A former executive director of Equatorial Commercial Bank (ECB), Robert Shibutse, has taken over as chief executive of the giant Mwalimu National Sacco.
The teachers savings and credit co-operative society (Sacco) has appointed the career banker as it seeks to grow its loans book and dividends payable to members.
Mr Shibutse succeeds Joshua Ojall, who had been with Mwalimu Sacco for three decades serving as CEO for 19 years.
Mr Shibutse faces the daunting task of growing Mwalimu Sacco’s earnings and offering returns to members, amid growing competition from commercial banks.
A prized target
Teachers have been a prized target for banks and Saccos — wooing them with cheaper loans, salary advances and top-ups — due to the job security they enjoy.
Mr Shibutse holds a BA in Economics from the University of Nairobi and is currently pursuing an MBA at the Arusha-based Eastern and Southern African Management Institute (ESAMI). He is also a certified accountant and secretary.
He also serves as a director at Fidelity Shield Insurance, where ECB owns a 23.86 per cent stake.
Mr Shibutse will now take charge of Mwalimu’s plans to roll out housing mortgages and insurance brokerage services for its members.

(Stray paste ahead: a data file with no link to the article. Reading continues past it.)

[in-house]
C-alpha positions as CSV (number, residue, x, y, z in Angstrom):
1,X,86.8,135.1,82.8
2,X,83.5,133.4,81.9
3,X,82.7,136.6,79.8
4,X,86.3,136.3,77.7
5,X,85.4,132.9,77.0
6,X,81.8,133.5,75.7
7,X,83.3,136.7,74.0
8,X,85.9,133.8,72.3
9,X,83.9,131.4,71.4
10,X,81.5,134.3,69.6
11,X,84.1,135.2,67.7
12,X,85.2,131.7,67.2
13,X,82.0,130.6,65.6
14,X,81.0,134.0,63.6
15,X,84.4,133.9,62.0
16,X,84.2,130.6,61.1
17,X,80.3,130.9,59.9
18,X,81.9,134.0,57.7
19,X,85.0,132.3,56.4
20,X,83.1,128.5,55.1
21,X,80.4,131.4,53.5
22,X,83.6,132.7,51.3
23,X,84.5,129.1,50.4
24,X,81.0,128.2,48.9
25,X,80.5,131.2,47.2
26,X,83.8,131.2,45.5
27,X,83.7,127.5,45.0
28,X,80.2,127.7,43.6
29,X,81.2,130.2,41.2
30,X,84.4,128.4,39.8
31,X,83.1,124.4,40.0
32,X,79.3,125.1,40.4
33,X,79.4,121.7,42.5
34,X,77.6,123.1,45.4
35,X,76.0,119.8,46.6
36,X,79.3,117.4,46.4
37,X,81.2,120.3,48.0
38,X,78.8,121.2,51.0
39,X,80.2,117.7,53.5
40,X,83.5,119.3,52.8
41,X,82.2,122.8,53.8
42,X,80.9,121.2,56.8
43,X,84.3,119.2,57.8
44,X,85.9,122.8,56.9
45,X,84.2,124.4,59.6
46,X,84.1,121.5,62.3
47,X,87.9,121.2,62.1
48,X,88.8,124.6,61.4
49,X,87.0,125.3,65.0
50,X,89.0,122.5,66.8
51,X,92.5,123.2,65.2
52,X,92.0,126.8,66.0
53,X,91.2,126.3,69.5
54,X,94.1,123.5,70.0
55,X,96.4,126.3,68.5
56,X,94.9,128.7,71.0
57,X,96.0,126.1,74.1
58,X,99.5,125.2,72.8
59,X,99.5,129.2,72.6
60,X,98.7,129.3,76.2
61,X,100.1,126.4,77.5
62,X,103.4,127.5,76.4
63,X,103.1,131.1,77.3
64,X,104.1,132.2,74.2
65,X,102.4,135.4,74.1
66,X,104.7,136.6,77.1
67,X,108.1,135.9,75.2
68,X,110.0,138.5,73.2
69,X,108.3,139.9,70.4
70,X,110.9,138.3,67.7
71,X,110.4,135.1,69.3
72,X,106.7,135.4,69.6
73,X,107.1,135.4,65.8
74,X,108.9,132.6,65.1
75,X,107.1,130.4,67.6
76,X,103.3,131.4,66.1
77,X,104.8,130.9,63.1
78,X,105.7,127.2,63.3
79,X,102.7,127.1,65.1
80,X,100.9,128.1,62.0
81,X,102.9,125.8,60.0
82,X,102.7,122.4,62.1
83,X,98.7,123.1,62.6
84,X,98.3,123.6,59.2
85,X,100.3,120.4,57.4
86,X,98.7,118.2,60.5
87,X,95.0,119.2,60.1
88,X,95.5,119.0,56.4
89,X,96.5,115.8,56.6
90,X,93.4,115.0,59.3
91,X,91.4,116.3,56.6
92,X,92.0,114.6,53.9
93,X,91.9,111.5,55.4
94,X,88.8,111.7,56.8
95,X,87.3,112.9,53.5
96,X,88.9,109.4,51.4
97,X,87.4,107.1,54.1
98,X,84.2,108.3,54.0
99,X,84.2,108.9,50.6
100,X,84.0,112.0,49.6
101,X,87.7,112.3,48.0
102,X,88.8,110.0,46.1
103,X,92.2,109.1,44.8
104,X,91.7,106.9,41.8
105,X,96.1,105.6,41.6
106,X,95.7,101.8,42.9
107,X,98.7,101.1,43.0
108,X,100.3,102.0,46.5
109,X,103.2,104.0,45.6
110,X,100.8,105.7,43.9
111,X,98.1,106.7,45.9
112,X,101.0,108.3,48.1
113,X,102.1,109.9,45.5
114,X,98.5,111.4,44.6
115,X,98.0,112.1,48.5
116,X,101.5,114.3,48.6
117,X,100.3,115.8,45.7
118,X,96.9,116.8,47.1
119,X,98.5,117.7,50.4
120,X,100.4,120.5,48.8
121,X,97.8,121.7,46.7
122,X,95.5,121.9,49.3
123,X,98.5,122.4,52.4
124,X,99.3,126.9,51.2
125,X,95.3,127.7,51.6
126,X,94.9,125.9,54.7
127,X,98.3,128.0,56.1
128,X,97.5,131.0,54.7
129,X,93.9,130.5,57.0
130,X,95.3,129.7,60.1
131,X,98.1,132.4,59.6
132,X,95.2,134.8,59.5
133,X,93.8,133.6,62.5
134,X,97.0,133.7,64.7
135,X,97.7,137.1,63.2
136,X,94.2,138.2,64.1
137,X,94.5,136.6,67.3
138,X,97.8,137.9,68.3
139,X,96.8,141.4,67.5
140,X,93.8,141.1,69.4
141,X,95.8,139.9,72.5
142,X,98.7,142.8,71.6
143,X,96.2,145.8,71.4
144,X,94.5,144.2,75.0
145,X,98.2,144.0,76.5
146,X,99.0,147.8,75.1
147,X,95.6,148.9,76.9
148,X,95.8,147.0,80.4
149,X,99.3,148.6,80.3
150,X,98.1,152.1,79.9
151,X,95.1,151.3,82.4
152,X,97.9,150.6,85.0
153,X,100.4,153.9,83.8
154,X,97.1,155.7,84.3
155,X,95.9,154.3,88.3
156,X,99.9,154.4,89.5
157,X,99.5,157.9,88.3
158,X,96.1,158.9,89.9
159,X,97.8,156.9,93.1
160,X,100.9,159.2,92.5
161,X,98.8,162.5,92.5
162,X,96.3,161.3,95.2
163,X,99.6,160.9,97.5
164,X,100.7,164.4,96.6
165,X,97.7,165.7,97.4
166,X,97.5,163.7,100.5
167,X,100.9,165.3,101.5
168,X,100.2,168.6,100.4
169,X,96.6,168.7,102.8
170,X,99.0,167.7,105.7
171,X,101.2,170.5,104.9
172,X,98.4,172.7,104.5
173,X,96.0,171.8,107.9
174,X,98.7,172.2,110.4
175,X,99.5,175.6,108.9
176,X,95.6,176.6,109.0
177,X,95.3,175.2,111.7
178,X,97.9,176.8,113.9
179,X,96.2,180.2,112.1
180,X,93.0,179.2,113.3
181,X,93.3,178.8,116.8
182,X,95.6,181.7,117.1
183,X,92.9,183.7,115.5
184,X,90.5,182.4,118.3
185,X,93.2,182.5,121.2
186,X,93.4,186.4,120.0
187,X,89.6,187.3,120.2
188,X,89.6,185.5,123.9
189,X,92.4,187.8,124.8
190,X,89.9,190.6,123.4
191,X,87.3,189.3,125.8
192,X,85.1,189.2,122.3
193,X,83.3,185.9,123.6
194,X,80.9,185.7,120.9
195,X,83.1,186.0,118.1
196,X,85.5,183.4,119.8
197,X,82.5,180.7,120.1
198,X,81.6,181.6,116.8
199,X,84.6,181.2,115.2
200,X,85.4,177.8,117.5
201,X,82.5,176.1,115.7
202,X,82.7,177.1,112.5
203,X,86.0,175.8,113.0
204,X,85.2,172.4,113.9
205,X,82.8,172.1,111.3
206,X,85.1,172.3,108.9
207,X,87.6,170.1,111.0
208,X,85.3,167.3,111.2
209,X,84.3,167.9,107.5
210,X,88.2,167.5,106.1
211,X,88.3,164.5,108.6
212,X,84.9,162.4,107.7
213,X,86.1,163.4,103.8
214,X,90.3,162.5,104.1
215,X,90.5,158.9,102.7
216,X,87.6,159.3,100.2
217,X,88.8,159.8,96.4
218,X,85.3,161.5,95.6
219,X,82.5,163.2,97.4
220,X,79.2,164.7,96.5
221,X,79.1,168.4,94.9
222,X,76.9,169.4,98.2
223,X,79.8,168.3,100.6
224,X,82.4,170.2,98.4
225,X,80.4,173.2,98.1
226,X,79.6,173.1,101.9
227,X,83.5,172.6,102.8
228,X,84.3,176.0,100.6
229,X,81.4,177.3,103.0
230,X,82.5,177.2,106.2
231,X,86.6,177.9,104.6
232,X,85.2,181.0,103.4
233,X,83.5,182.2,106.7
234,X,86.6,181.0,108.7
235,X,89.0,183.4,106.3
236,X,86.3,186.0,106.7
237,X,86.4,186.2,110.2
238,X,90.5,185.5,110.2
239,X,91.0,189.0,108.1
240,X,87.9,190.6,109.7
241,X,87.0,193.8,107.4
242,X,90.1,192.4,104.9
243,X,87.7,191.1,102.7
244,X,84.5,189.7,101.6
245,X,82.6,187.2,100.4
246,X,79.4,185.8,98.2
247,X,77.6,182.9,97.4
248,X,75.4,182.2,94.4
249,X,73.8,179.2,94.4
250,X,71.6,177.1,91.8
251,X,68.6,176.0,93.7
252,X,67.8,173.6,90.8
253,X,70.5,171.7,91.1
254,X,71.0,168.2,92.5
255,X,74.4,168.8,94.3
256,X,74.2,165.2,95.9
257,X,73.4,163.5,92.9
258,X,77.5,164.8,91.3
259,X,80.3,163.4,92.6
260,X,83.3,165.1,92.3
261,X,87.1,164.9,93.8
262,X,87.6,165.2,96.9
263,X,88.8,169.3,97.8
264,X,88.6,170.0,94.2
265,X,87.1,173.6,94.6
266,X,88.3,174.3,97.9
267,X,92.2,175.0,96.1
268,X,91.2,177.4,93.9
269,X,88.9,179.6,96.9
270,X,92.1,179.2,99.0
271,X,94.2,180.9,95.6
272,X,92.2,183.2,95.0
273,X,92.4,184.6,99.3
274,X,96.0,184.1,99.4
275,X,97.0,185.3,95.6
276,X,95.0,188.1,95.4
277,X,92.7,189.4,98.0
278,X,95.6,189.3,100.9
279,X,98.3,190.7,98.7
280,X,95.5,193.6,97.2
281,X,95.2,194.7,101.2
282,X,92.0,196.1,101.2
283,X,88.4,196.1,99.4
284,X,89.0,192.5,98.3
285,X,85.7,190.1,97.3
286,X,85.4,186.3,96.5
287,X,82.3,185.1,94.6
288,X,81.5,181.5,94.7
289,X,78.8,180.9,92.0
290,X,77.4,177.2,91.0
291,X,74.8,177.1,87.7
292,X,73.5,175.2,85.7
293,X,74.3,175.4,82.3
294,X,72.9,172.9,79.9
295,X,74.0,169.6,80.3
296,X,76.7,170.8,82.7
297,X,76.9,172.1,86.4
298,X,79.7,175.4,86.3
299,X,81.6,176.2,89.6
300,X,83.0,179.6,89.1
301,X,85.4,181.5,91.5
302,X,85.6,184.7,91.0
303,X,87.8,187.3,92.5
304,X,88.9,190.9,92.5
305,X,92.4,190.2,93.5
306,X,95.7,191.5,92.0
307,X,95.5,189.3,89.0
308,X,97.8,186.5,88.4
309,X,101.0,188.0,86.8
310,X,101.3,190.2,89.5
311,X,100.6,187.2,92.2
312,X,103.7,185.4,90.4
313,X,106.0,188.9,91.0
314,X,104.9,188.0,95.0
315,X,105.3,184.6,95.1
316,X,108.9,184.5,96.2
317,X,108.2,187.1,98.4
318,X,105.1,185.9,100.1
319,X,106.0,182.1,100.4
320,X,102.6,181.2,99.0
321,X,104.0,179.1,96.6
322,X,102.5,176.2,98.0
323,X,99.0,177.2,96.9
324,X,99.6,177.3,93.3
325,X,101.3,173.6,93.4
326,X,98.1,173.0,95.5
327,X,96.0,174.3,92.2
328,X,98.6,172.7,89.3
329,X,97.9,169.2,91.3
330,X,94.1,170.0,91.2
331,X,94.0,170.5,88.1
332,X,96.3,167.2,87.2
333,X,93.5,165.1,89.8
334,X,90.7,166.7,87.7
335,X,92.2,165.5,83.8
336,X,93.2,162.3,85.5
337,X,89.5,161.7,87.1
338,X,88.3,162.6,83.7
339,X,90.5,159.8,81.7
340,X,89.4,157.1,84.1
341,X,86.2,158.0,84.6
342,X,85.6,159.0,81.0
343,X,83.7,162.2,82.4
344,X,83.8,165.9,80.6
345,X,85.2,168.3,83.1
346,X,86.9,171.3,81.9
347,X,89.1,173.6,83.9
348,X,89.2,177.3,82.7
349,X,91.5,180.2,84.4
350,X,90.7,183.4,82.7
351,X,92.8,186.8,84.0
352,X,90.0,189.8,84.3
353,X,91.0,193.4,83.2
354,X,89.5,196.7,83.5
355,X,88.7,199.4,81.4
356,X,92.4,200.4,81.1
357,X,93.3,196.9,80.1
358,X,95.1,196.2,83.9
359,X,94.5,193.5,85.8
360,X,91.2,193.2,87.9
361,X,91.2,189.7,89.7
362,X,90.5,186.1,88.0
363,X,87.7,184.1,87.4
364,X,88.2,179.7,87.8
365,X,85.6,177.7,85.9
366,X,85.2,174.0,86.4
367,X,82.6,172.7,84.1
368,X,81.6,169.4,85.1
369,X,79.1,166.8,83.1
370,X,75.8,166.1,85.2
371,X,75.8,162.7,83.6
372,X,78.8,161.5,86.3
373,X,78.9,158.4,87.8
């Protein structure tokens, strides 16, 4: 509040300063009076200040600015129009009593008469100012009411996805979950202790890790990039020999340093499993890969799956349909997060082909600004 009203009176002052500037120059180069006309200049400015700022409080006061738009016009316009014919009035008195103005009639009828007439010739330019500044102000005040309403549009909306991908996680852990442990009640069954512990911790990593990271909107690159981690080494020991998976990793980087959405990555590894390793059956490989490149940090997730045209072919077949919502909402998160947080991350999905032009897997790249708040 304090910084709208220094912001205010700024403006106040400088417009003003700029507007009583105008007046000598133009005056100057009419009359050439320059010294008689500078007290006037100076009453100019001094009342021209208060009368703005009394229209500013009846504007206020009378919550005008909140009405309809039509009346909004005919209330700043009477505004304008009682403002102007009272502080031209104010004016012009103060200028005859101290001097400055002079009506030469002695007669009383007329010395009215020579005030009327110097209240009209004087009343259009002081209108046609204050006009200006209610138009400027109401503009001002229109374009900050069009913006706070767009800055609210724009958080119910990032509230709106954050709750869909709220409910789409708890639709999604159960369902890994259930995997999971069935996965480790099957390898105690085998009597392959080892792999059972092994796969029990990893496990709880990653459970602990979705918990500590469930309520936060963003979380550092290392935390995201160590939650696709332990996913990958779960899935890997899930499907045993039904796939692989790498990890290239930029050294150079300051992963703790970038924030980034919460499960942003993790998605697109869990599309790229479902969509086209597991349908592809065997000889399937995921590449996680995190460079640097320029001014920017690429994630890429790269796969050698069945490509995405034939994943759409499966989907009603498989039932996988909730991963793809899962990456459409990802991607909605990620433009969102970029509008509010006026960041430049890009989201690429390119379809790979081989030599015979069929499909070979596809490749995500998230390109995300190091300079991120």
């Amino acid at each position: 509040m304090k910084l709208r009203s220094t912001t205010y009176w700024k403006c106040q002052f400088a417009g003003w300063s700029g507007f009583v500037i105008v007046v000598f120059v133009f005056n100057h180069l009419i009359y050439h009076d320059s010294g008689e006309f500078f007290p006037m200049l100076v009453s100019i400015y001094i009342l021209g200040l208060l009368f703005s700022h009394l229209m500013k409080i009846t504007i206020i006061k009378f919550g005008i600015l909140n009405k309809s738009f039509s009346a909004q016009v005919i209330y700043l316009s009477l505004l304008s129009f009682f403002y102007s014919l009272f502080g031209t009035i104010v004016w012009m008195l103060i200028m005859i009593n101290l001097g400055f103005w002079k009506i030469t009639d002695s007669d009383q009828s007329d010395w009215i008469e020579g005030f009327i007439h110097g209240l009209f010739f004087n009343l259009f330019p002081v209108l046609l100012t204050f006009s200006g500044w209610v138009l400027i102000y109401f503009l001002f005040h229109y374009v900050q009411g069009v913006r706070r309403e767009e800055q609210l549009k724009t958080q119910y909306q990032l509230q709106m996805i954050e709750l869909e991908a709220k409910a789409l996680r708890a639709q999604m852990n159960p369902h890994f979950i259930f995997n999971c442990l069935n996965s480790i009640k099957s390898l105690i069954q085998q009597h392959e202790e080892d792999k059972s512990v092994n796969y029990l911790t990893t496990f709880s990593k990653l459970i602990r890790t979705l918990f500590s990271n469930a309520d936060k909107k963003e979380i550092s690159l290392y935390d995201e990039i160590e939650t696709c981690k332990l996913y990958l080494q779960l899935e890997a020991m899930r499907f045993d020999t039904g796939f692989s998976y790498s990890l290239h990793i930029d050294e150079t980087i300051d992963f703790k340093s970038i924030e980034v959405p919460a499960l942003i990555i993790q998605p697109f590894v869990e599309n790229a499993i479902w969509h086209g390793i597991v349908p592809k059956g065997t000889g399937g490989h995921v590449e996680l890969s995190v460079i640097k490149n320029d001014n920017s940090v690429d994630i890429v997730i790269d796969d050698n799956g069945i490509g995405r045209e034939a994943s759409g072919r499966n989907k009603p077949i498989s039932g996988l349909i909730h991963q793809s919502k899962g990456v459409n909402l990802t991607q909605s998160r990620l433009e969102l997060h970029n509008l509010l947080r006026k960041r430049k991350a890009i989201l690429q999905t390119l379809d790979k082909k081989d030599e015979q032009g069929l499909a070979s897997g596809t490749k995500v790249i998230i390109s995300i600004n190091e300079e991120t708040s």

Mwalimu is ranked Kenya’s largest Sacco by assets, which totalled Sh24.5 billion in the year ended December 2013, according to data from the Sacco Societies Regulatory Authority (Sasra).
The other top Saccos in Kenya are Harambee, Afya, Stima, Kenya Police, United Nations, Ukulima, Kenya Bankers, Imarisha and Gusii Mwalimu Sacco.
Mwalimu’s current membership is 57,521 mostly comprising of public high school teachers and their spouses as well as employees of education sector agencies such as the Teachers Service Commission (TSC).
Mwalimu Sacco’s loan book grew by a 10th to Sh20.96 billion at the end of last year, from Sh18.96 billion in December 2013, buoyed by increased lending to members. It has 11 branches countrywide.
The Sacco marshalled additional deposits worth Sh1.9 billion last year to have members’ deposits stand at Sh18.5 billion.
Mwalimu’s asset base, loan book and deposits would easily rank it as a mid-sized lender when compared to Kenyan banks – grading it 23rd after GT Bank.
It declared a dividend of 12 per cent on members’ shareholding, up from 11 per cent paid in 2012.